The “new normal” may include your business having employees working remotely
Does you business have employees working remotely?
As we are all getting us to the new normal as we cope with the COVID-19 life, many businesses have gone to remote workers. Due to the coronavirus, a lot of businesses sent employees to work remotely without having clearly written remote work practices.
This is not the best process for your business. There is more susceptibility to cyber crimes when employees work remotely. And there are other employee/employer issues that can develop as the 9-5 workday disappears.
Some employers see a flexible work arrangement as an employee only benefit. Most have recognized that giving employees flexibility and the ability to work outside the office or outside the traditional work hours has made employees more productive.
This productivity has shown to greatly benefit the business. But, it has led to a blurring of the lines of personal and work life and the expectation that we must be available 24-7.
There are different types of remote work arrangements:
- As needed remote work- either when needed or an emergency situation such as a sick child, or weather or pandemic
- A flexible work arrangements- someone who works part of the time on a regular basis
- A remote worker- someone who works from home 100% of the time
To create a successful remote work program:
- Evaluate the needs of the position and determine if the employees physical presence is needed full time, part time or periodic meetings.
- Decide which remote work option might be the most viable work option
- Identity which employees have the knowledge and experience to be considered for a flex/remote work arrangement
- Look at the different communication and collaborative tools such as Zoom, Goto Meeting and Skype
- Develop a guide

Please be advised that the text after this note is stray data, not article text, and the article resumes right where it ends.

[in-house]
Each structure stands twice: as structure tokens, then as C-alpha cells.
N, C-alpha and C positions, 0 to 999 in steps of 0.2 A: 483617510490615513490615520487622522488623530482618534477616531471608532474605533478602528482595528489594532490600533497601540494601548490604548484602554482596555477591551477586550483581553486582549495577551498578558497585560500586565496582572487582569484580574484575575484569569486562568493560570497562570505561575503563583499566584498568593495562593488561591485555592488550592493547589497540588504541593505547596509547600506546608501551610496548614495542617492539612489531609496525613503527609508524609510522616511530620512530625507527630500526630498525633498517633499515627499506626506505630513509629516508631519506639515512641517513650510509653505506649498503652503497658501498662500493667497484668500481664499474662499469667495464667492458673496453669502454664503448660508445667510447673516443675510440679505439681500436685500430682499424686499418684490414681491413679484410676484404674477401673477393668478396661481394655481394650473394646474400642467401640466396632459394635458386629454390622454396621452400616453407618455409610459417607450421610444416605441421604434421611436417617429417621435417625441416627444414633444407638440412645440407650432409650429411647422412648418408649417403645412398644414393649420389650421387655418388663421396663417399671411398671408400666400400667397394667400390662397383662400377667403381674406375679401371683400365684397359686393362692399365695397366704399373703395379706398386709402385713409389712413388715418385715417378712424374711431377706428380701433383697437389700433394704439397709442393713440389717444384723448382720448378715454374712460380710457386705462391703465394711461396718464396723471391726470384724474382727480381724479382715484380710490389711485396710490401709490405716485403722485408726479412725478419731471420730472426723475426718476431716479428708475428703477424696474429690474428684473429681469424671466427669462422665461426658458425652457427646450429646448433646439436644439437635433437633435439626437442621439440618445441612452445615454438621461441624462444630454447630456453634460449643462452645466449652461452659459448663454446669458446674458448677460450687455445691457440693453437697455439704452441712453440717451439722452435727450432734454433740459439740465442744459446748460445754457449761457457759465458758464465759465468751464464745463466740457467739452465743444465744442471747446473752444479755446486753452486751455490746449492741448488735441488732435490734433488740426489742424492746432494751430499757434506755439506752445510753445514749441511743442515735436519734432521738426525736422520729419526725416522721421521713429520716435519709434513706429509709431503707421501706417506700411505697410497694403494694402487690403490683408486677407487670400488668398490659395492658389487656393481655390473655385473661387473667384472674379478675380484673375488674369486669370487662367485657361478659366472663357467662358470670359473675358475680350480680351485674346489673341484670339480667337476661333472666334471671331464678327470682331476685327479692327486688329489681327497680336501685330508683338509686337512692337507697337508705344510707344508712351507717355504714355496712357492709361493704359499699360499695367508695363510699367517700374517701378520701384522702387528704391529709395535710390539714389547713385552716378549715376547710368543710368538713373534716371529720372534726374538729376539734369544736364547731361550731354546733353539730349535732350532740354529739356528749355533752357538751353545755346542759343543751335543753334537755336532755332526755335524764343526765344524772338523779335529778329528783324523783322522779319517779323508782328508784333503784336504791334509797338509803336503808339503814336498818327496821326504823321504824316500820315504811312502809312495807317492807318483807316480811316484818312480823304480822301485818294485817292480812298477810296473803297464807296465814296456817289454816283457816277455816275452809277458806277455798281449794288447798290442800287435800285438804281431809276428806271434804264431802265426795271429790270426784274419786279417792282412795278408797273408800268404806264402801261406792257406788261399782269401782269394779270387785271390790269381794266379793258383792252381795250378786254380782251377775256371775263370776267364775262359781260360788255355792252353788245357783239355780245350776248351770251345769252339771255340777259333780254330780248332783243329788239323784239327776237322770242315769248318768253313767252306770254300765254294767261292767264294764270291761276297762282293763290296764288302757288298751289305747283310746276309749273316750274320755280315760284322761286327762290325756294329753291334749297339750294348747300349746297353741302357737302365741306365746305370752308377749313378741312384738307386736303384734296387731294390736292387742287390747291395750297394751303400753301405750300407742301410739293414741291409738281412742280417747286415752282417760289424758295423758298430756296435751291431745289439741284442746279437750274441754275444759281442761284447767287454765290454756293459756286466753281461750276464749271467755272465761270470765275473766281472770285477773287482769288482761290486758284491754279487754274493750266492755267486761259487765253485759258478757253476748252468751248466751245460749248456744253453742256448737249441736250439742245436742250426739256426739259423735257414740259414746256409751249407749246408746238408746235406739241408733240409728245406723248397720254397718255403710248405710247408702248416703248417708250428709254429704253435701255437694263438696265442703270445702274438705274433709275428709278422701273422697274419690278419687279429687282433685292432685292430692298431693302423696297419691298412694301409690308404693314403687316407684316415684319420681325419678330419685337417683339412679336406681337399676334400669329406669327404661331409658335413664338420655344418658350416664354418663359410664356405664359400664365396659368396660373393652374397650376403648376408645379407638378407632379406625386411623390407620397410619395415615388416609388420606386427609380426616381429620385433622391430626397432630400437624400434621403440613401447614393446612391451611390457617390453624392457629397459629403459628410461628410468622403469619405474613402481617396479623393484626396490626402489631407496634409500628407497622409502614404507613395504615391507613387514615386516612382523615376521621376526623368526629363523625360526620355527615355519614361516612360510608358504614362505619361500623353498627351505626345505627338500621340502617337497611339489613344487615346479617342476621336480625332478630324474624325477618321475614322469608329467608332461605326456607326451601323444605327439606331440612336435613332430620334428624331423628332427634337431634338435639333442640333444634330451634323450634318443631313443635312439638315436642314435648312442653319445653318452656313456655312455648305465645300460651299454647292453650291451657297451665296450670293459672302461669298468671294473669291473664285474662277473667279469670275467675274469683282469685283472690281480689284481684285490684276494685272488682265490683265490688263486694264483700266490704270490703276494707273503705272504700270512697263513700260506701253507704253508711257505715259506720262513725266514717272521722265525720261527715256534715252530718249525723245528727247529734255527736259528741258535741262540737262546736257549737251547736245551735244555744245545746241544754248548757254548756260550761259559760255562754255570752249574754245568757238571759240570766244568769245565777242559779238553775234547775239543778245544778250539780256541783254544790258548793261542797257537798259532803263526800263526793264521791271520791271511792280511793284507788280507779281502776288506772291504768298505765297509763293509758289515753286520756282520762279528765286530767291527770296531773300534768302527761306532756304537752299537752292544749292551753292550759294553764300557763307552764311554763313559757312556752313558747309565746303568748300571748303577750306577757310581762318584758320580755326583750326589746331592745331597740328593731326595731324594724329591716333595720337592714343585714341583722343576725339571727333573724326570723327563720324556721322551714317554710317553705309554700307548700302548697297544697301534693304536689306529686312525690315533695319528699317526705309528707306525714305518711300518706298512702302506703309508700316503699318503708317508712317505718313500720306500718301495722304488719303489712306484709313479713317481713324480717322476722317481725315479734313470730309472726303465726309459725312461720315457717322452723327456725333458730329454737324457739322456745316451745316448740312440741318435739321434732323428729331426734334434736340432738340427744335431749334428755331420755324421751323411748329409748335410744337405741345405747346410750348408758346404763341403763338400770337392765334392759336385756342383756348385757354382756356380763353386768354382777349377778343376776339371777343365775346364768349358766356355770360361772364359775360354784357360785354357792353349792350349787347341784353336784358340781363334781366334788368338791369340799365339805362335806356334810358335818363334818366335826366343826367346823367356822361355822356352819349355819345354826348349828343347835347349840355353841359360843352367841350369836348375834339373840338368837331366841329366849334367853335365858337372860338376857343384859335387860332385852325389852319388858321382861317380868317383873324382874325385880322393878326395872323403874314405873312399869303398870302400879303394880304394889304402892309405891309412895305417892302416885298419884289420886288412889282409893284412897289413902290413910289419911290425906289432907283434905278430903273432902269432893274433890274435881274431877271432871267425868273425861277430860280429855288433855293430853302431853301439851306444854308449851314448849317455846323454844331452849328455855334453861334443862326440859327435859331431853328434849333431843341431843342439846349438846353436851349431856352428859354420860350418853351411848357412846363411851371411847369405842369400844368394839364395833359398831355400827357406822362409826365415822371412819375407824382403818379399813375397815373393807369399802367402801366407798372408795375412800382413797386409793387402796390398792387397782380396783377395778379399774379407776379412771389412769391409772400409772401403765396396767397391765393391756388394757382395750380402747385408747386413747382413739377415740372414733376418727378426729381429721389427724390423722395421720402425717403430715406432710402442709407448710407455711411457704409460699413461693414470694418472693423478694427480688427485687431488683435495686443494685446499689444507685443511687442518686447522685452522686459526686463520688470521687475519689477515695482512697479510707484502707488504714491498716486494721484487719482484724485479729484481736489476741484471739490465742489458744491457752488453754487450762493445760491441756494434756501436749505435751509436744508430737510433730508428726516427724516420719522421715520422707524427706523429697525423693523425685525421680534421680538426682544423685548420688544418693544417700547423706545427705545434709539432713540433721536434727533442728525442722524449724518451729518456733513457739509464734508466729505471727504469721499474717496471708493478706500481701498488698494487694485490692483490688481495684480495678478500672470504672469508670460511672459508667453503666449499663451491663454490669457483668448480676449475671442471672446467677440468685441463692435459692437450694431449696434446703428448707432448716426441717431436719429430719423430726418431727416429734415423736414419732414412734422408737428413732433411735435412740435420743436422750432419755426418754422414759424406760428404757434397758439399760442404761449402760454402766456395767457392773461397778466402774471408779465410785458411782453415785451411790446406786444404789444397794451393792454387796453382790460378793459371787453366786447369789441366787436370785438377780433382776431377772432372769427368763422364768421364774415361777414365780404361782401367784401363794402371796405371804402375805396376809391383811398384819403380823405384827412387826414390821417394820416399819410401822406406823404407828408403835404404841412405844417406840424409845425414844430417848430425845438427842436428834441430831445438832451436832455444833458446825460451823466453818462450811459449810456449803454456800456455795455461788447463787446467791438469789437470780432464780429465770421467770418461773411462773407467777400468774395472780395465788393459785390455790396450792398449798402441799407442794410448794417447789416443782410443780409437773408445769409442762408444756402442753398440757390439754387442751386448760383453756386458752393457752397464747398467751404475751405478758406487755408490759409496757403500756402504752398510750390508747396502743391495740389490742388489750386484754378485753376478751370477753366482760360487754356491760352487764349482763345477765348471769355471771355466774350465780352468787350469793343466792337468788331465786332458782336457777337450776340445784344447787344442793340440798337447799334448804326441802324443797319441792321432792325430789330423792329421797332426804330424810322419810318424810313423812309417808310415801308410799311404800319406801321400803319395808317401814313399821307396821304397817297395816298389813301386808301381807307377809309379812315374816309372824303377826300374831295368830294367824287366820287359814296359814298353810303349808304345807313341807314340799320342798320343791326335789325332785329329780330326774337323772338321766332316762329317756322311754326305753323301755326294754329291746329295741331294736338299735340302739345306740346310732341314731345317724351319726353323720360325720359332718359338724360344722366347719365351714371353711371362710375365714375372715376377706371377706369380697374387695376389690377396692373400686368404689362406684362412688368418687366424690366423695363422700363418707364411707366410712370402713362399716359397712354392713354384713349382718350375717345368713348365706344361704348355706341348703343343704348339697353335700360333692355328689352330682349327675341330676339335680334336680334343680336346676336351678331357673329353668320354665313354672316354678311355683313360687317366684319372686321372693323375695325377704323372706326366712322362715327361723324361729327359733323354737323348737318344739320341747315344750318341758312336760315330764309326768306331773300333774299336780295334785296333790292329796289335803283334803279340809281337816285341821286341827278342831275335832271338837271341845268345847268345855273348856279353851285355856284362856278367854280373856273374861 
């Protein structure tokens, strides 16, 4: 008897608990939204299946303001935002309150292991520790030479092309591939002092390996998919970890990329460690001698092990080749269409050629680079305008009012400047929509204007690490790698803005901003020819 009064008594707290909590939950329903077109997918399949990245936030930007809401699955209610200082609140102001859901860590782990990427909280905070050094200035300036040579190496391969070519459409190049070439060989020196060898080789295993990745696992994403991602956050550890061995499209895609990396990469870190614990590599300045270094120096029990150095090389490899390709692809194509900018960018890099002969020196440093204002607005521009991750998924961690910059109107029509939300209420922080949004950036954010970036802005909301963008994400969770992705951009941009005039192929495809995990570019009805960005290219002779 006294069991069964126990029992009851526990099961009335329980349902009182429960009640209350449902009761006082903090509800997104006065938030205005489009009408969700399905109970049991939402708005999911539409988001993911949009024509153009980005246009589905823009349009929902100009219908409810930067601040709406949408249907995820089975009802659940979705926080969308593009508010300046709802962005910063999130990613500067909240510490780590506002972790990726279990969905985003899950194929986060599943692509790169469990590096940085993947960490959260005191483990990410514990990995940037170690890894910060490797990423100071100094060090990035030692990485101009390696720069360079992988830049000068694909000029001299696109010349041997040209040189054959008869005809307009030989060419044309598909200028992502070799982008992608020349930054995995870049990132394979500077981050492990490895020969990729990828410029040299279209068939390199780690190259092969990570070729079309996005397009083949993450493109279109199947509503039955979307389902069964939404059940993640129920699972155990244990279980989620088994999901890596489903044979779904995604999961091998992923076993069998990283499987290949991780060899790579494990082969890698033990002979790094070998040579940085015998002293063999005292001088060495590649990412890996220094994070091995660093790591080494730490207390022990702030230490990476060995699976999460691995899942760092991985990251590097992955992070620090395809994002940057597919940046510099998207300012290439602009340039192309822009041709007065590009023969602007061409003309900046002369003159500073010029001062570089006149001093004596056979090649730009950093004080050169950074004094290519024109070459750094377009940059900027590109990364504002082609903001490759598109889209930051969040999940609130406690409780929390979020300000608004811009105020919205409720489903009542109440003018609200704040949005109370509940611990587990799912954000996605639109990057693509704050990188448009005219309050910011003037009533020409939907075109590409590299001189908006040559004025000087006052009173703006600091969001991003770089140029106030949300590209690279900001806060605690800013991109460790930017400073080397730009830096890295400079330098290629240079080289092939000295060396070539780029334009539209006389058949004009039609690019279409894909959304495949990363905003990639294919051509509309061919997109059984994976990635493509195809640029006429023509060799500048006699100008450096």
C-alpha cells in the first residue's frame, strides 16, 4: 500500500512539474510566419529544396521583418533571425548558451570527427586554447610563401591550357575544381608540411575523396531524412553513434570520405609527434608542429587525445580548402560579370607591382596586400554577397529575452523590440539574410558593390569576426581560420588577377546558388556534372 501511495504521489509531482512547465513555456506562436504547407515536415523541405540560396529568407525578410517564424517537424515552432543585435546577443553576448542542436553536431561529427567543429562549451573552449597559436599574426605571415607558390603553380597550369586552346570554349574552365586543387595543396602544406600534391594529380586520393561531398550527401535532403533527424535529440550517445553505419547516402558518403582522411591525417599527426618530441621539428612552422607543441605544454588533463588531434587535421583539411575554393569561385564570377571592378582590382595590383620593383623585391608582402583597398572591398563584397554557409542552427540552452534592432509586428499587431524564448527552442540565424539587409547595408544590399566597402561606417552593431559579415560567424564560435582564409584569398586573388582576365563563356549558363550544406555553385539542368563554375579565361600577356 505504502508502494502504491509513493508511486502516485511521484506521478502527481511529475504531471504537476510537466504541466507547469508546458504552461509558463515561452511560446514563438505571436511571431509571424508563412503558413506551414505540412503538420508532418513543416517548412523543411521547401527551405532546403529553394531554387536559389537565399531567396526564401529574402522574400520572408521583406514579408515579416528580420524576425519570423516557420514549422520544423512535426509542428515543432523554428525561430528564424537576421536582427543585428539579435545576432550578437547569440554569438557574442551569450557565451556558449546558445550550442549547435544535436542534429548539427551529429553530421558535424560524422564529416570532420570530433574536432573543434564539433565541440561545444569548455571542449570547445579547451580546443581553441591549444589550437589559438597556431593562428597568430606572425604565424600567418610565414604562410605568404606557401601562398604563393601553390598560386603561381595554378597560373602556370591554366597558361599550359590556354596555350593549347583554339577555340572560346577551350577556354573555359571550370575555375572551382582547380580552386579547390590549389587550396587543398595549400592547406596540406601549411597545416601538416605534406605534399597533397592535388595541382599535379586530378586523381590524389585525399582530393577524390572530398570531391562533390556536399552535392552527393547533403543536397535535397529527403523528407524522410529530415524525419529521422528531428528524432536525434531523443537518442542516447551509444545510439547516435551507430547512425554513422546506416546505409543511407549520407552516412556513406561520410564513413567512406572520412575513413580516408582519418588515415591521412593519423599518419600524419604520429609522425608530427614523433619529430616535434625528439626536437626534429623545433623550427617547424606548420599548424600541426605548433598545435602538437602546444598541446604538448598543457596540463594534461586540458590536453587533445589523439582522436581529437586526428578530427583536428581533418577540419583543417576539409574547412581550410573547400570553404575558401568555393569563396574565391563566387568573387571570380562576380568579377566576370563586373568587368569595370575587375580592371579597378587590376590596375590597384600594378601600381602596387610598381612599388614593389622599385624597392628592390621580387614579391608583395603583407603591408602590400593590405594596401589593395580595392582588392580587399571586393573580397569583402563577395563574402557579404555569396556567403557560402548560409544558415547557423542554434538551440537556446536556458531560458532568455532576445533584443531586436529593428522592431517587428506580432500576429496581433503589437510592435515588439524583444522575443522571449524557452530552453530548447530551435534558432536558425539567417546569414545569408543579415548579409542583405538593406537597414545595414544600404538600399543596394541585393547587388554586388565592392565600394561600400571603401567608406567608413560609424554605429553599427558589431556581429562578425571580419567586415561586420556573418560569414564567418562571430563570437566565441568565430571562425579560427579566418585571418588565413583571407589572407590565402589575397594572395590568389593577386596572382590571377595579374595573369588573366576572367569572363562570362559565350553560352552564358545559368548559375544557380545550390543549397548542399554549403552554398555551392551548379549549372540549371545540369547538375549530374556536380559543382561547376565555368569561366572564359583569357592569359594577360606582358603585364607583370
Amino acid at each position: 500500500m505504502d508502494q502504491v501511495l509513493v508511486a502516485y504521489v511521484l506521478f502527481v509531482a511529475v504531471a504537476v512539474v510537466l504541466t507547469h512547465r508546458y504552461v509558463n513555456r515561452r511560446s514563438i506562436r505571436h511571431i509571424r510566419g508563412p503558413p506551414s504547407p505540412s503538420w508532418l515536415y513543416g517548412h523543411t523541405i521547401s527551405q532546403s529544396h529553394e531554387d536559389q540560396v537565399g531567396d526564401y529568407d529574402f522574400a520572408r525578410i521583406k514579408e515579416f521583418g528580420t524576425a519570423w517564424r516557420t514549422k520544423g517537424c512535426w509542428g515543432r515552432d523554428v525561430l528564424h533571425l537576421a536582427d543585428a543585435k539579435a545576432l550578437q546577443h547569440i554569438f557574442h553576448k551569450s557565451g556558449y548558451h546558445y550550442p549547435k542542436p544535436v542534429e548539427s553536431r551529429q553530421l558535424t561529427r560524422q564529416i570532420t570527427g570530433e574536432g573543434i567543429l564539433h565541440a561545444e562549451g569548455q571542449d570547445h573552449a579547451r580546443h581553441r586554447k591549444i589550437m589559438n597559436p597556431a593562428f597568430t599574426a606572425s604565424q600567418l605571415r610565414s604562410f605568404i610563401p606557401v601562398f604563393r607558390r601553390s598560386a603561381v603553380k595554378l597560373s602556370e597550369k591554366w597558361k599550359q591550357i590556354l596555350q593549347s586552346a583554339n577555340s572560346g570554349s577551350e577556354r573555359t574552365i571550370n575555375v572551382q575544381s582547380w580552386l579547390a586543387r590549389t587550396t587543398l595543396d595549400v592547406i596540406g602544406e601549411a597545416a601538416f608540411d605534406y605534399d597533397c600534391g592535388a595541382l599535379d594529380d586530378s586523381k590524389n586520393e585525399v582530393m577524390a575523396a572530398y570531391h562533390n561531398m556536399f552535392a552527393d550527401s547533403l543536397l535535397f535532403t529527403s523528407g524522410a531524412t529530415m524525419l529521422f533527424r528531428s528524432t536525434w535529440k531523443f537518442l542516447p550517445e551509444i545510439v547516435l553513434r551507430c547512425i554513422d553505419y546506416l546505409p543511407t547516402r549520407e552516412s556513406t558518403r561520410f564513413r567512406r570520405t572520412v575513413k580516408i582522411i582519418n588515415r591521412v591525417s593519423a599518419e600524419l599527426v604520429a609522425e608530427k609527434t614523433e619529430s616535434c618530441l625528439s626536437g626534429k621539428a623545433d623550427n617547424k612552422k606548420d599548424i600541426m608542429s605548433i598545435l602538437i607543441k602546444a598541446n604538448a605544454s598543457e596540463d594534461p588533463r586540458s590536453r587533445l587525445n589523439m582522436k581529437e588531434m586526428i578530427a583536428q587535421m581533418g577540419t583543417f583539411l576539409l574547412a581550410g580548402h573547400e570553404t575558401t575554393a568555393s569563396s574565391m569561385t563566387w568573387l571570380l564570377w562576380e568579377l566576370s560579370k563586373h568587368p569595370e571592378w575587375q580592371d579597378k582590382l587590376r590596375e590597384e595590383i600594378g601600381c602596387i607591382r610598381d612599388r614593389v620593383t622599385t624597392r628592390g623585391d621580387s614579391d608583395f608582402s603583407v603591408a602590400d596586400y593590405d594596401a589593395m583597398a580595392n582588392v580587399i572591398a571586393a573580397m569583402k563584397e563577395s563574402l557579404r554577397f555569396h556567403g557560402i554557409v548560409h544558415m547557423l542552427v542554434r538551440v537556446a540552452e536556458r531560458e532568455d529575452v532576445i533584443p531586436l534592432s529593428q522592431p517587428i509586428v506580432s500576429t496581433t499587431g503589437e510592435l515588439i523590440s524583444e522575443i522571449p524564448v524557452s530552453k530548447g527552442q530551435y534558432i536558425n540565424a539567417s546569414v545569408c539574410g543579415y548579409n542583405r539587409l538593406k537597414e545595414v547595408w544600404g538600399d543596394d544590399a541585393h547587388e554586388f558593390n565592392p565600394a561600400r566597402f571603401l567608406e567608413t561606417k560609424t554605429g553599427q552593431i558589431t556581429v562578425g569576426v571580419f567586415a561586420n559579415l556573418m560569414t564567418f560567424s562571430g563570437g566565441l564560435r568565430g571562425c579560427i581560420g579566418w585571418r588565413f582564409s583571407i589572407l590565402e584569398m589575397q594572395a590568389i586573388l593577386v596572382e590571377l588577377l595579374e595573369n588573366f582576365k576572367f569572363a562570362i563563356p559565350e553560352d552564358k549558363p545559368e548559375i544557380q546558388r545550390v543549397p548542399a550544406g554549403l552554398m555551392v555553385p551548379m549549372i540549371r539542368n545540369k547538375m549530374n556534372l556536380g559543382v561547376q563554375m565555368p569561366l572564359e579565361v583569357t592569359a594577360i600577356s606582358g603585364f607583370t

- Choose a pilot program or a trial group
- Schedule a company wide meeting to discuss flex-work arrangements
- Train the staff how to use communication and collaborative tools
- Implement, monitor, and change as needed
What should be in your Remote Work Guide?
- Description of the various work arrangements
- Corporate policies and procedures for remote work
- Company wide and department meeting times
- Rules and guidelines for family during work hours, such an interruptions, noise, etc
- Child-care policy
- Home office setup requirements
- Security requirements
- Home computers maintenance guidelines
Considerations for the employees Home Office
Make sure that the employee has an area that can be designated as their work area. The work area should have a door that can be closed so that work may not be disrupted.
- They need a desk large enough for the computers and monitor(s) and other equipment
- A PC or laptop— (see security concerns)
- High speed modem and good and reliable connectivity
- Smart phone or VoIP handset or headset
Security Concerns with employees working remotely
- For employees that occasionally work from home, provide them with remote access from home computer to their desktop computer
- For employees who work from home a few days a week or all of the time, provide them with a laptop or a desktop to use from home
- Basic security measures should be implemented whether it is a supplied computer or the employee’s computer:
- The user must have a strong password minimum of 8 letters, including special characters, upper and lower case
- Must be configured to manually enter passwords to the organization’s systems/website
- Client information is confidential. If there are other household members using the same computer, your employee must sign off the remote session or business applications whenever they leave their desk
- Must have a secure, private internet connection
- Operating systems updates and Microsoft and operating systems updates should be working properly and updated automatically
- Firewalls and antivirus programs should be updated and maintained
- If the business is providing the computer, the employee should not be allowed to download applications from other sources. Games, mobile apps, coupon sites can contain virus and malware
- Clear procedures should be written and followed for logging off and closing their computer when not in use
- Train and educate employees on security issues
- Periodically schedule a check on all remote devices
As we move into these new work environments we need to be concerned with the cyber liability concerns for our business and the effects on the employee/employer relationship. The insurance coverages for cyber liability insurance and employment practices liability insurance (EPLI) along with good business management and security processes are what you need to protect your business.